When >India’s telegraphic network falls silent today (July 15), it will mark the end of an era for a technology that once played a unique role in the nation’s history. The telegraph, of course, was instrumental in helping the British turn the tide of the ‘mutiny’ of 1857. It was perhaps with this fact in mind that, during the Quit India movement in 1942, Congress supporters snapped away at the telegraph lines that bound together outposts of colonial control.
The telegraph was an important symbol of colonial authority: it is no surprise that >telegraph offices have been some of the most stately and imposing buildings in Indian cities. The technology brought the British Indian administration closer under the thumb of London. It also resulted in decreased freedom of manoeuvre for progressive-minded officials who sought to challenge the political status quo . In 1884, for example, Allan Octavian Hume suggested that the Viceroy, Lord Ripon, openly discuss the creation of more representative governing institutions in India. Ripon’s response was telling: “If I had committed myself on this point, I should probably have been recalled [to London] by telegraph.”
Pride of place
But the telegraph was also a valuable tool for Indian nationalists. This is especially true for the early nationalist leaders, who operated in an era when the railways were still branching out across the subcontinent, and the telephone was just catching on in London. As historians such as S.R. Mehrotra and Edward Moulton have pointed out, the telegraph enjoyed pride of place in the discussions that led to the founding of the Indian National Congress in 1885. While meeting political leaders in Bombay, Madras, and Calcutta in early 1885, Hume floated the idea of an Indian Telegraph Union, a wire service that would transmit Indian news, from an Indian perspective, direct to London. It could thereby break the monopoly that The Times of London and reactionary British Indian papers had on sub-continental reportage. Such a Union would buttress the political activities of the Congress, wiring Indian opinion to the doorstep of the British Parliament and voter.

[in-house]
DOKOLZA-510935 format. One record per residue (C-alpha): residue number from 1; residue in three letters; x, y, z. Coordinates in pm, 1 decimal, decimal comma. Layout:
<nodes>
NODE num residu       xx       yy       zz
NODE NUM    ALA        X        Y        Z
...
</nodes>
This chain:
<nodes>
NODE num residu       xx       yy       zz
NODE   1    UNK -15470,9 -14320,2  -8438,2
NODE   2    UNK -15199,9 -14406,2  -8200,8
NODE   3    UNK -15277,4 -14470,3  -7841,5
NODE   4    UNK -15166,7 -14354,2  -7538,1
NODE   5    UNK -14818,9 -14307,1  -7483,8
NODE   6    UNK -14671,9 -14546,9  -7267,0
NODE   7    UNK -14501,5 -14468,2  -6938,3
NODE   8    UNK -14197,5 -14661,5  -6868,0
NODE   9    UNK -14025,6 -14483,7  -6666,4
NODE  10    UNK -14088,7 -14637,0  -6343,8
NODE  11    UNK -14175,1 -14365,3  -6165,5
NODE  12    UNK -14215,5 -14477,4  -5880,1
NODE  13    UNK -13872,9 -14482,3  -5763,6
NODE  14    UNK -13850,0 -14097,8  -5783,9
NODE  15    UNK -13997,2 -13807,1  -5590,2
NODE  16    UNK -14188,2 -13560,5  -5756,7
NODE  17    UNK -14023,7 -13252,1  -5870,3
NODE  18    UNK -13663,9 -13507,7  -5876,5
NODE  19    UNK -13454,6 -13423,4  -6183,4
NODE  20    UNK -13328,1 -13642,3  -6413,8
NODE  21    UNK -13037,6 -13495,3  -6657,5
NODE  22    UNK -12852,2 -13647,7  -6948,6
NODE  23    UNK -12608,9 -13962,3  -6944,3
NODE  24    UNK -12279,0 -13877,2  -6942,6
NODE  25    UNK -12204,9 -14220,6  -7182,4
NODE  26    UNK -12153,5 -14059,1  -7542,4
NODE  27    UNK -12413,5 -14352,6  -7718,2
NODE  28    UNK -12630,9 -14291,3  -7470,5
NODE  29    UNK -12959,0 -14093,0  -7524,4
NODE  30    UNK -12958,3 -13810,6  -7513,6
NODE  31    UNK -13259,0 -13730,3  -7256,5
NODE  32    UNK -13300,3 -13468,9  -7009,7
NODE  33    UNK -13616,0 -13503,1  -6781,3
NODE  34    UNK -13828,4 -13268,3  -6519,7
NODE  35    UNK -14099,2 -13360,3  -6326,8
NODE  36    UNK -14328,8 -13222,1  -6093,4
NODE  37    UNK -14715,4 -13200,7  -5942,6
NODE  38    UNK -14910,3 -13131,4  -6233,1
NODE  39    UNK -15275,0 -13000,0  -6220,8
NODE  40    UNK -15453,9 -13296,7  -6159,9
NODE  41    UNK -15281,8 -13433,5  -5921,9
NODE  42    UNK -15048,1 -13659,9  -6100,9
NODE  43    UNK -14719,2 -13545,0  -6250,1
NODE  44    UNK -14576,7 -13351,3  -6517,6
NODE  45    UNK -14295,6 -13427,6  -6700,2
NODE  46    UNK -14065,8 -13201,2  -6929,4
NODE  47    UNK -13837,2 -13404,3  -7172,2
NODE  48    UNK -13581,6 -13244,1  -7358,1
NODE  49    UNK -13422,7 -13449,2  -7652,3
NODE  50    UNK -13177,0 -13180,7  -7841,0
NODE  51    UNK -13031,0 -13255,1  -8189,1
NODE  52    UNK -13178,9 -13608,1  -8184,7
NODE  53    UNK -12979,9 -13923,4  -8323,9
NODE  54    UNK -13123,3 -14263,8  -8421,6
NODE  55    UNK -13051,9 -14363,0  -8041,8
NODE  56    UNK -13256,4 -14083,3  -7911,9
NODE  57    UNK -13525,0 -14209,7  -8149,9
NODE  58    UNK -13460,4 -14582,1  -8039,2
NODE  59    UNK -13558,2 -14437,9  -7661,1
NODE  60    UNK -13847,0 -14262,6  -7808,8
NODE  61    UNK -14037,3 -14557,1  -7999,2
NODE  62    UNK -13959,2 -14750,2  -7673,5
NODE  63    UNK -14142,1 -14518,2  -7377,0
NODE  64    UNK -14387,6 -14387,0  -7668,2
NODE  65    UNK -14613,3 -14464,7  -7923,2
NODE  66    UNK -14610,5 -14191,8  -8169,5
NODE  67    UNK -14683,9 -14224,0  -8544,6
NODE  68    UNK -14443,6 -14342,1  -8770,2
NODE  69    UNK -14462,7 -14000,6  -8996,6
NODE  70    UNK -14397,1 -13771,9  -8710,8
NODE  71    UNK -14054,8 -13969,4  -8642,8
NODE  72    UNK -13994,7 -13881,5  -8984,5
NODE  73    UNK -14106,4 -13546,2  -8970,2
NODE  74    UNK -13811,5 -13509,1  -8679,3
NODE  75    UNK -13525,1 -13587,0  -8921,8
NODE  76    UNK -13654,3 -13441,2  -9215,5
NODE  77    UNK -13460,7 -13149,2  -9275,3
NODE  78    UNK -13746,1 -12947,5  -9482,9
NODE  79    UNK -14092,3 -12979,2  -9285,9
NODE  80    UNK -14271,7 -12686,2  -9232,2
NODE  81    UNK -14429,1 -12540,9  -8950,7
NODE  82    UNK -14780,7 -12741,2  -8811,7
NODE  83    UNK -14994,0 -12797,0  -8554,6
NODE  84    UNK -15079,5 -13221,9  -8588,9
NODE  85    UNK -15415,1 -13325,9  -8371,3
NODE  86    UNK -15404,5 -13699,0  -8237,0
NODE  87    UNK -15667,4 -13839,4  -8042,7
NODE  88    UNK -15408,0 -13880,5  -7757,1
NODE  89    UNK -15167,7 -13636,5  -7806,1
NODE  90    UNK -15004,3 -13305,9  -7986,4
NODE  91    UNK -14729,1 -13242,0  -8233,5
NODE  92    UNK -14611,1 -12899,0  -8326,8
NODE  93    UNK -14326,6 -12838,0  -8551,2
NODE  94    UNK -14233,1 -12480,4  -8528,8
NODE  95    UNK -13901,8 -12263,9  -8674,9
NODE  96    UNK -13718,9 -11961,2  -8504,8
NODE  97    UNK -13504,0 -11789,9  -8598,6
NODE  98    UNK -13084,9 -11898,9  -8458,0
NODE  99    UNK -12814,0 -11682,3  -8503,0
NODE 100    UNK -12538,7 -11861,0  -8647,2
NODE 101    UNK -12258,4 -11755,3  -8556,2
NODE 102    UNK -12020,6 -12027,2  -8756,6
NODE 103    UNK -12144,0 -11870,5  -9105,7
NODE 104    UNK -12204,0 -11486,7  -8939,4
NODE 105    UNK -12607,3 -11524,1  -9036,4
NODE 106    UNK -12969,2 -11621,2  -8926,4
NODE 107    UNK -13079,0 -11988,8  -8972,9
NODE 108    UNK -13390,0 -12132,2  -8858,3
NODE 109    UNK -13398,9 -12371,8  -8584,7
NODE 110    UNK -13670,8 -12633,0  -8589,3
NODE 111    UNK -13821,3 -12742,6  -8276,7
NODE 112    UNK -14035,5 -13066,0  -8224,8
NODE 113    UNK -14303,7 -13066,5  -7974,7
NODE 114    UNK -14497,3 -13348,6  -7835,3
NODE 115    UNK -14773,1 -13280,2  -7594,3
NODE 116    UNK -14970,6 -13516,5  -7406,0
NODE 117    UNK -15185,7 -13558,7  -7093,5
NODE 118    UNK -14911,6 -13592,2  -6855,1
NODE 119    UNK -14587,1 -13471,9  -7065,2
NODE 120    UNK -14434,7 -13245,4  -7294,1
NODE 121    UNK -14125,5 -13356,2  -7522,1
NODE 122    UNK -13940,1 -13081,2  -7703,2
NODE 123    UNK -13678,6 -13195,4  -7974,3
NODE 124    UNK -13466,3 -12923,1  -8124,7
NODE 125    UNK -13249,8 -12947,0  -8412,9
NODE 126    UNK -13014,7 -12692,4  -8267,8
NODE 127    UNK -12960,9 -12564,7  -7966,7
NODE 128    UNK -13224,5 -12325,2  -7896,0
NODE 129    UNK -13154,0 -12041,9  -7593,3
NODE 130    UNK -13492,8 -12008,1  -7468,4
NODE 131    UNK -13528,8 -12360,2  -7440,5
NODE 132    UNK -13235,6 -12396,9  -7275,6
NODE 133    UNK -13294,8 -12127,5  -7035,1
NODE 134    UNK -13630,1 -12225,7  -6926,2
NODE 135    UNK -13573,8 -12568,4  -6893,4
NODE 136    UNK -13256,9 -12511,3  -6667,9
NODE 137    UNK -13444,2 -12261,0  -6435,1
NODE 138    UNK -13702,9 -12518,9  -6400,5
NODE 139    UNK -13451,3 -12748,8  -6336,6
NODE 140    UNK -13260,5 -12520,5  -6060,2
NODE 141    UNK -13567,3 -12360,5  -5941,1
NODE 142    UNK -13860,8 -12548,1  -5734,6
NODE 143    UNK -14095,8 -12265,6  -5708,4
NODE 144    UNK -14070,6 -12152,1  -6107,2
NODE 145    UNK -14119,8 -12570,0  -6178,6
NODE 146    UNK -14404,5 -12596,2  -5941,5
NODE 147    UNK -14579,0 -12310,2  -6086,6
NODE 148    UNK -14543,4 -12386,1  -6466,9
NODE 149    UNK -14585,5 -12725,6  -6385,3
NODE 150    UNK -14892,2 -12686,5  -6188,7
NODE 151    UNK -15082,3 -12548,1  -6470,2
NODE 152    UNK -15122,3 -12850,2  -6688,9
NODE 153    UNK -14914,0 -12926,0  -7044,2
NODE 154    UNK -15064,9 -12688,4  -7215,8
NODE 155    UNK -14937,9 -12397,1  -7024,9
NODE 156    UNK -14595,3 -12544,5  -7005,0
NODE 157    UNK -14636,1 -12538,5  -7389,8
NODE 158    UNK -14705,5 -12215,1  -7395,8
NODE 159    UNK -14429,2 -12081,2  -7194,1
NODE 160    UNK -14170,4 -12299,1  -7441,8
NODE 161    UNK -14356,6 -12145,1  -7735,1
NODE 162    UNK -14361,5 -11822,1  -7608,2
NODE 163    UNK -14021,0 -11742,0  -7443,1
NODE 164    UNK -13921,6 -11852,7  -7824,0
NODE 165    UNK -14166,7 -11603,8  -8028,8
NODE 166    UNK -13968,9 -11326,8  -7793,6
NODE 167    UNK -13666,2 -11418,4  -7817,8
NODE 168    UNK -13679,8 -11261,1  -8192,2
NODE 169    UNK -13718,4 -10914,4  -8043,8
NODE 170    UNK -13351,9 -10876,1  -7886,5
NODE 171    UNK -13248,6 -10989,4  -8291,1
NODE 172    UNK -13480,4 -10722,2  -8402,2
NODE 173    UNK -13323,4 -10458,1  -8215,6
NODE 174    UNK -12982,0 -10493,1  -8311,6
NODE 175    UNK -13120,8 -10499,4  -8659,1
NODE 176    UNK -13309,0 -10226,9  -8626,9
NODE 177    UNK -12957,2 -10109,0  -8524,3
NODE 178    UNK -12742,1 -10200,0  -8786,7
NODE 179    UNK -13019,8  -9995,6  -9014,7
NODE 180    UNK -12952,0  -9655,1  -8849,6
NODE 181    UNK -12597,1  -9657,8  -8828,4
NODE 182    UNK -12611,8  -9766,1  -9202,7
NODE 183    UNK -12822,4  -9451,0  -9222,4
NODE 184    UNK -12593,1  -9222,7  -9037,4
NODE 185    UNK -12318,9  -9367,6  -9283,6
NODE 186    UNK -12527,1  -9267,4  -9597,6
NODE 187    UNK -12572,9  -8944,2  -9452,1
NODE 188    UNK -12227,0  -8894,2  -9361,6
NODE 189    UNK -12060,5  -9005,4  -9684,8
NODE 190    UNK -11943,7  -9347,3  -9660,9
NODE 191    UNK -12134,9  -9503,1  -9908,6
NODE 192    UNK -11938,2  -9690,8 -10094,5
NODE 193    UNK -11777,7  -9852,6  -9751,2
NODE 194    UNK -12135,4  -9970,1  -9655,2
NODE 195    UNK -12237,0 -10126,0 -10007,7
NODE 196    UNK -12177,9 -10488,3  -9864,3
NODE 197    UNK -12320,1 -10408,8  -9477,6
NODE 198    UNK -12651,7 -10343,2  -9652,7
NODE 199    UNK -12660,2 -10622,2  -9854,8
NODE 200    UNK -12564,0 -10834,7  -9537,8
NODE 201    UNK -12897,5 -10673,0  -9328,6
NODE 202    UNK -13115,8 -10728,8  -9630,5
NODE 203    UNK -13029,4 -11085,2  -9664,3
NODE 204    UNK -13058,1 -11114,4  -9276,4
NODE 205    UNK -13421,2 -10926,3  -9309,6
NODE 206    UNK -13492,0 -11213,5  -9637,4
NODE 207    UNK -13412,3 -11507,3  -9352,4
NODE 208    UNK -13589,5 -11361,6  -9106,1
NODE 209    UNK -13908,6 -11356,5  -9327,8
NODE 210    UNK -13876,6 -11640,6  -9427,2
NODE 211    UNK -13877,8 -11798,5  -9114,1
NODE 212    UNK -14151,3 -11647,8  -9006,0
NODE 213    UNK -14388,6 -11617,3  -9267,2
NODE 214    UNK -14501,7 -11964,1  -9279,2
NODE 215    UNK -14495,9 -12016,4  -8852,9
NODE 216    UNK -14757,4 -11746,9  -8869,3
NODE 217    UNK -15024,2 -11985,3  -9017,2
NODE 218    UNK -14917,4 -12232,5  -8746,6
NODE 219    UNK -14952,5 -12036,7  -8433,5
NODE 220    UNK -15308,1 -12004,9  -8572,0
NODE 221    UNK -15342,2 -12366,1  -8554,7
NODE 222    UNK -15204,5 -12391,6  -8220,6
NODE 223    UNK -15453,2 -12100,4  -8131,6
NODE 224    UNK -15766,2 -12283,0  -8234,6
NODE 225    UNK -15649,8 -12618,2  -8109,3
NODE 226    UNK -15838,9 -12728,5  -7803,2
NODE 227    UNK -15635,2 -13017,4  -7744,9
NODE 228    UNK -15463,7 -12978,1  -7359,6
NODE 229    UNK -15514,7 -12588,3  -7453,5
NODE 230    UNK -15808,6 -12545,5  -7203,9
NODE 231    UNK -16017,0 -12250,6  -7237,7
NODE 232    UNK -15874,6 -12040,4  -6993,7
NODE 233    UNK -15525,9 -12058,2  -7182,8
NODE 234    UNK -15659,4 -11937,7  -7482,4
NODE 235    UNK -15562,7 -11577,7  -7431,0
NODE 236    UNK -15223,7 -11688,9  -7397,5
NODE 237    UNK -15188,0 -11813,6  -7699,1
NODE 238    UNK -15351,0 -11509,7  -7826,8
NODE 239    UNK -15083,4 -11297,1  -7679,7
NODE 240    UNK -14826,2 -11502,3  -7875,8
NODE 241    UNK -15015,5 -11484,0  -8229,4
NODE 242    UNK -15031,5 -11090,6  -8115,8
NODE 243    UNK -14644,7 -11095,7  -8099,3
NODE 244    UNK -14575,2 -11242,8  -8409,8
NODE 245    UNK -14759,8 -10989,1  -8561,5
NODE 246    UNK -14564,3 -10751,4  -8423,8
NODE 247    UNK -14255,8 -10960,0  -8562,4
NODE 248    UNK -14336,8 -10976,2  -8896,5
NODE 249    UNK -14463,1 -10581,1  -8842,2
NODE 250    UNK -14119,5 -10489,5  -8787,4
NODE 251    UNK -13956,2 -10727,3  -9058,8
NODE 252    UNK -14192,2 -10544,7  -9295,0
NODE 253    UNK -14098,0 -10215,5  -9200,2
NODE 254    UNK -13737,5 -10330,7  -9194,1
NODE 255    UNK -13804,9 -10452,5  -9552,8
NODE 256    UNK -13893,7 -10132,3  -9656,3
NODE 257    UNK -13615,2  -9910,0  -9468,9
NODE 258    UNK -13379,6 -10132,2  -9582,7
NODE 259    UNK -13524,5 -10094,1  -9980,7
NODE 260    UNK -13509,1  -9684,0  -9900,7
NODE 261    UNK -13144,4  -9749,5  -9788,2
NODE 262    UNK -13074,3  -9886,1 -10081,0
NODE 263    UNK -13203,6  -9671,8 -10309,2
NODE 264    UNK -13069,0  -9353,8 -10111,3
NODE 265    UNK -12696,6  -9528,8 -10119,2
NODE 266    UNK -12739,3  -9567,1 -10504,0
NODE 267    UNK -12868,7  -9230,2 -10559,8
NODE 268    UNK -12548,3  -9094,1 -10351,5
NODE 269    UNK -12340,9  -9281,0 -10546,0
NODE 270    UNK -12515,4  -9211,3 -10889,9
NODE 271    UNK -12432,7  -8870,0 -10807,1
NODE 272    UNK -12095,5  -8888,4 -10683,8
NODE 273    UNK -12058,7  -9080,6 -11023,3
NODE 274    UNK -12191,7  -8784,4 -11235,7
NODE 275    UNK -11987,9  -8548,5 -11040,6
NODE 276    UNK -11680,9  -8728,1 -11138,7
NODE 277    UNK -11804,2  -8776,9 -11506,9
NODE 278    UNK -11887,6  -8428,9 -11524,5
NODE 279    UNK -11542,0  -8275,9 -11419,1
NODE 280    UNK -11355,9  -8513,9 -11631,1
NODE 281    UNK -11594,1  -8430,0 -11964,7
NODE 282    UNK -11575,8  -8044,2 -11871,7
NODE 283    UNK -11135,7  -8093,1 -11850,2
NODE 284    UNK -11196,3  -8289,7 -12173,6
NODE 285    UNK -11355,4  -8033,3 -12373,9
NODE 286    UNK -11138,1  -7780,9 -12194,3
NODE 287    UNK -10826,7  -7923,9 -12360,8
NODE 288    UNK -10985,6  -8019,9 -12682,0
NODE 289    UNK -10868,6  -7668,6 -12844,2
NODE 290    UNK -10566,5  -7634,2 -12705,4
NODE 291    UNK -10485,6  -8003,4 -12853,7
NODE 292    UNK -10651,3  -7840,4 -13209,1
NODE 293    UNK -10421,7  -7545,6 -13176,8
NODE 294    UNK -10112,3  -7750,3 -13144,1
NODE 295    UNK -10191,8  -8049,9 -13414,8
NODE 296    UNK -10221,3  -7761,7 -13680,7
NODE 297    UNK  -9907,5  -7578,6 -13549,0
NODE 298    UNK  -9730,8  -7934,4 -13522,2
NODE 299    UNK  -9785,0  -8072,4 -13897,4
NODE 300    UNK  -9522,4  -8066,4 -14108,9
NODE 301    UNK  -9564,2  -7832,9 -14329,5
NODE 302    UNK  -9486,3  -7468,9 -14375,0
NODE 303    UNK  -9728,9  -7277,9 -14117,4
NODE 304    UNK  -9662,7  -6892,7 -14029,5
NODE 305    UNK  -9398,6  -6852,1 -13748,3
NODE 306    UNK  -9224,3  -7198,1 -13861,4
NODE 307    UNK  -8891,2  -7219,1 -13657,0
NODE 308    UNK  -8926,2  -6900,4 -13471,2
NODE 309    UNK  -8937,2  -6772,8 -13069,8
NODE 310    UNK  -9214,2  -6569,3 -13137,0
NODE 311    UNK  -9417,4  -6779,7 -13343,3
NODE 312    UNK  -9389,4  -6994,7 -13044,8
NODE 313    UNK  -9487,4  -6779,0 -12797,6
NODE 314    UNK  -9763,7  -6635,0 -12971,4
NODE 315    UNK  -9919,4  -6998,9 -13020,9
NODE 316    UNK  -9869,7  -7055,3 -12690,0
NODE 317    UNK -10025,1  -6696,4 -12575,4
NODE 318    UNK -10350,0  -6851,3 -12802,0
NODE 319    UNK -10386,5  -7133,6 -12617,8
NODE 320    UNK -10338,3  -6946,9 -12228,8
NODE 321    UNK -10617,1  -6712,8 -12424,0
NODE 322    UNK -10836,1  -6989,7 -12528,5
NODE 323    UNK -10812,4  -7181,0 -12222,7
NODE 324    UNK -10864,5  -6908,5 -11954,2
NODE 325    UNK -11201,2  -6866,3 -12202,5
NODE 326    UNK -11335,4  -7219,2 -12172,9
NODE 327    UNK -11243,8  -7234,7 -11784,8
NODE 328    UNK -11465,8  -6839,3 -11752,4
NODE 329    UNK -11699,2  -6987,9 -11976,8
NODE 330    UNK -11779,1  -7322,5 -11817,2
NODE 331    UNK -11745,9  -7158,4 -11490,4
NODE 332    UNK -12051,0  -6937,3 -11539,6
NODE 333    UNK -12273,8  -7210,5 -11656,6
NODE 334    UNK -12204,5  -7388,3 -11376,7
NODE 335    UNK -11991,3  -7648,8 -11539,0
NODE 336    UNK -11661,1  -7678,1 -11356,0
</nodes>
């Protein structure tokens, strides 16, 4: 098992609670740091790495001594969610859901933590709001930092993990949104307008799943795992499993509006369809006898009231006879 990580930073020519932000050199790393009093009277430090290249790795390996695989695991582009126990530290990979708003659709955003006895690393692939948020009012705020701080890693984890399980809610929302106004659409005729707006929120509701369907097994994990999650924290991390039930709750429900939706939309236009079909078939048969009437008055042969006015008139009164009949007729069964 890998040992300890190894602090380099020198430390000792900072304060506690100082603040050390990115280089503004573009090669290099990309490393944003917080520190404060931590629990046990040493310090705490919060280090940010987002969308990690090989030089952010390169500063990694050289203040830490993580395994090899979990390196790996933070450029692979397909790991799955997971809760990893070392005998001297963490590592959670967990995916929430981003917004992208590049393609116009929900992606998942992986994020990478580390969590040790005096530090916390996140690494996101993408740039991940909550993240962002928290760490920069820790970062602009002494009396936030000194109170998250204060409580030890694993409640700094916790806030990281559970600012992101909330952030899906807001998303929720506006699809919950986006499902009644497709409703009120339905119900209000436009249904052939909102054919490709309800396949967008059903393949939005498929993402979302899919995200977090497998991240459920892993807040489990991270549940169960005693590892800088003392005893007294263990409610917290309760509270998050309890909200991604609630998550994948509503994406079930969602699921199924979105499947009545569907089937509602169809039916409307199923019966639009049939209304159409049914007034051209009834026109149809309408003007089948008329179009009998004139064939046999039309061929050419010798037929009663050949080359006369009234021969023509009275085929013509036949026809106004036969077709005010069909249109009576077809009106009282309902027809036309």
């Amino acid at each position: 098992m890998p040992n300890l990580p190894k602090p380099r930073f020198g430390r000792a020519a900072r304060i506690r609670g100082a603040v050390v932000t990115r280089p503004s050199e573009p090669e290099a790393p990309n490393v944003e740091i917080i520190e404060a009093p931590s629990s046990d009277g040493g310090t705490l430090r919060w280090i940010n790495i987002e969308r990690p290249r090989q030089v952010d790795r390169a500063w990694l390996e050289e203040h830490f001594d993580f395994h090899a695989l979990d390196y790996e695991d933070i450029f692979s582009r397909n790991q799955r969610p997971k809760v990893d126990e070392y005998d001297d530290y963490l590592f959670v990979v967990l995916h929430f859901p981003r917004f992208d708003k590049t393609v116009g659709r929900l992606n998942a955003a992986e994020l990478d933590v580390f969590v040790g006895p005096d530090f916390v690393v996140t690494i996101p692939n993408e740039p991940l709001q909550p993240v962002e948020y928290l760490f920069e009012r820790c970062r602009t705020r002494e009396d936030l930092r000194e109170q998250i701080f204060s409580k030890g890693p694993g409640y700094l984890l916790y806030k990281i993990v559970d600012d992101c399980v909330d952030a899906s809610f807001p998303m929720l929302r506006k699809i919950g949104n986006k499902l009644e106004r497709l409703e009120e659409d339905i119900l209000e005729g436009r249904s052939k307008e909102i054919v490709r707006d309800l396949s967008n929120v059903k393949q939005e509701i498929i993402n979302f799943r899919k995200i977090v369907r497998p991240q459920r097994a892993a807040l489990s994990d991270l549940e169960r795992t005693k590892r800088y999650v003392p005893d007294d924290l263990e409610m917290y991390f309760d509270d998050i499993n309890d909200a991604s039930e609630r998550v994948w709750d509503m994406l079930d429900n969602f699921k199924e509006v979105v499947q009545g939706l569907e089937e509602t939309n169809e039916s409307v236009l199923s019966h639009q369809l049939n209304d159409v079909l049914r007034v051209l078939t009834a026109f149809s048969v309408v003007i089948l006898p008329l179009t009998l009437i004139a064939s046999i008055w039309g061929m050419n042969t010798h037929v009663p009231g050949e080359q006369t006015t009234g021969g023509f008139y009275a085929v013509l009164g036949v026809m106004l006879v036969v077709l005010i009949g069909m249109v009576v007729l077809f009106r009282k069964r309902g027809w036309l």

While the Union quickly collapsed for lack of money, early nationalists eagerly latched on to the telegraph for political coordination. This was especially true for Dadabhai Naoroji who, in the spring of 1886, sailed from Bombay to England in order to try to run for Parliament. Styling himself as a representative of India, he sought to coordinate his campaign with several public demonstrations of support from Bombay, Calcutta, Madras, and elsewhere in order to woo the electorate in his chosen constituency of Holborn. However, Naoroji knew that with precious little time in hand he could not orchestrate this plan by sending letters home by sea mail.
In the late-19th century, postal communication between England and India was painfully slow. Letters were collected about once a week and dispatched on ships that took another week or two to reach their destinations. The arrival of ‘the Mail’ — deliberately styled as a formal noun in several letters that I have consulted — was a momentous event for Naoroji and his correspondents. This was an opportunity to quickly catch up on news from the other side of the world and pen responses before the next ship left. But this system was clearly inadequate to try, at less than a month’s notice, to rally political support from India. By the time Naoroji received replies from India to his first letters, the Holborn election would have already become a distant memory.
So Naoroji turned to the telegraph. He dispatched numerous wires to his friend and political right-hand man in Bombay, Behramji Malabari, who in turn fired off telegrams to political associations across the country. The hopes of the Indian political elite, consequently, rose and fell with every new message from London. With less than a week to go before Holborn went to the polls, Naoroji telegraphed Indian supporters that he was ‘fighting a forlorn hope’ in the deeply Conservative constituency. Malabari quickly dictated orders to associates in other cities: “Pray delay not public meetings, Bombay holds last.” The message stirred into action leaders in mofussil and urban centres. Just before the election, Naoroji was able to present constituents in Holborn with messages of support from cities and towns as diverse as Calcutta, Bombay, Agra, Ratnagiri, Karachi, Dhulia, and Dharwar.